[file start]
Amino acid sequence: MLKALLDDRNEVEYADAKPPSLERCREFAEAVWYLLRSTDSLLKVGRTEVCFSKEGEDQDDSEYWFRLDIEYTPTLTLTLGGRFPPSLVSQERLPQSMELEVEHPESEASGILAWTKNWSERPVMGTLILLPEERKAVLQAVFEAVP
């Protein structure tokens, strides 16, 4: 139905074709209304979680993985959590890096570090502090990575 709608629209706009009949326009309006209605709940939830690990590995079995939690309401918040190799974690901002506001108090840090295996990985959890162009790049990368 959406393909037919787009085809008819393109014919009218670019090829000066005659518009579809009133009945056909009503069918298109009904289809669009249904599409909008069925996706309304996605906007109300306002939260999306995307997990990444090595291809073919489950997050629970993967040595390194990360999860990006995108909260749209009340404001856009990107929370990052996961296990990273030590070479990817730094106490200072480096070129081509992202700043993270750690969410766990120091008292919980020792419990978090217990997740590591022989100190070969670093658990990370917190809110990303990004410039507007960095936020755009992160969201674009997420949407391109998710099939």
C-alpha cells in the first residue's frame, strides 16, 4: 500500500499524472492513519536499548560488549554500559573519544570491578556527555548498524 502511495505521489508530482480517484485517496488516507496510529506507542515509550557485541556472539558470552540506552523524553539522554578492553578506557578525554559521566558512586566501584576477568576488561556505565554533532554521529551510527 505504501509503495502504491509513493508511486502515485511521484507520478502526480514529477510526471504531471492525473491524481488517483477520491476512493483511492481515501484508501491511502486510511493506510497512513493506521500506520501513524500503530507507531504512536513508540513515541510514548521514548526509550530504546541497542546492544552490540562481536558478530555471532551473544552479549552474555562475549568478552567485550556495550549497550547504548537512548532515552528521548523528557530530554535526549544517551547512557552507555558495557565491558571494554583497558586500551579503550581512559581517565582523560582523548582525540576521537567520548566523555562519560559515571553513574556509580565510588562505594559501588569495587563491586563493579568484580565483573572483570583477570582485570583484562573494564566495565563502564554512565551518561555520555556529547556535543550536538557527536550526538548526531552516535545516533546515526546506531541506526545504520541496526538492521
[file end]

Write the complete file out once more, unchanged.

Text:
Amino acid sequence: MLKALLDDRNEVEYADAKPPSLERCREFAEAVWYLLRSTDSLLKVGRTEVCFSKEGEDQDDSEYWFRLDIEYTPTLTLTLGGRFPPSLVSQERLPQSMELEVEHPESEASGILAWTKNWSERPVMGTLILLPEERKAVLQAVFEAVP
């Protein structure tokens, strides 16, 4: 139905074709209304979680993985959590890096570090502090990575 709608629209706009009949326009309006209605709940939830690990590995079995939690309401918040190799974690901002506001108090840090295996990985959890162009790049990368 959406393909037919787009085809008819393109014919009218670019090829000066005659518009579809009133009945056909009503069918298109009904289809669009249904599409909008069925996706309304996605906007109300306002939260999306995307997990990444090595291809073919489950997050629970993967040595390194990360999860990006995108909260749209009340404001856009990107929370990052996961296990990273030590070479990817730094106490200072480096070129081509992202700043993270750690969410766990120091008292919980020792419990978090217990997740590591022989100190070969670093658990990370917190809110990303990004410039507007960095936020755009992160969201674009997420949407391109998710099939």
C-alpha cells in the first residue's frame, strides 16, 4: 500500500499524472492513519536499548560488549554500559573519544570491578556527555548498524 502511495505521489508530482480517484485517496488516507496510529506507542515509550557485541556472539558470552540506552523524553539522554578492553578506557578525554559521566558512586566501584576477568576488561556505565554533532554521529551510527 505504501509503495502504491509513493508511486502515485511521484507520478502526480514529477510526471504531471492525473491524481488517483477520491476512493483511492481515501484508501491511502486510511493506510497512513493506521500506520501513524500503530507507531504512536513508540513515541510514548521514548526509550530504546541497542546492544552490540562481536558478530555471532551473544552479549552474555562475549568478552567485550556495550549497550547504548537512548532515552528521548523528557530530554535526549544517551547512557552507555558495557565491558571494554583497558586500551579503550581512559581517565582523560582523548582525540576521537567520548566523555562519560559515571553513574556509580565510588562505594559501588569495587563491586563493579568484580565483573572483570583477570582485570583484562573494564566495565563502564554512565551518561555520555556529547556535543550536538557527536550526538548526531552516535545516533546515526546506531541506526545504520541496526538492521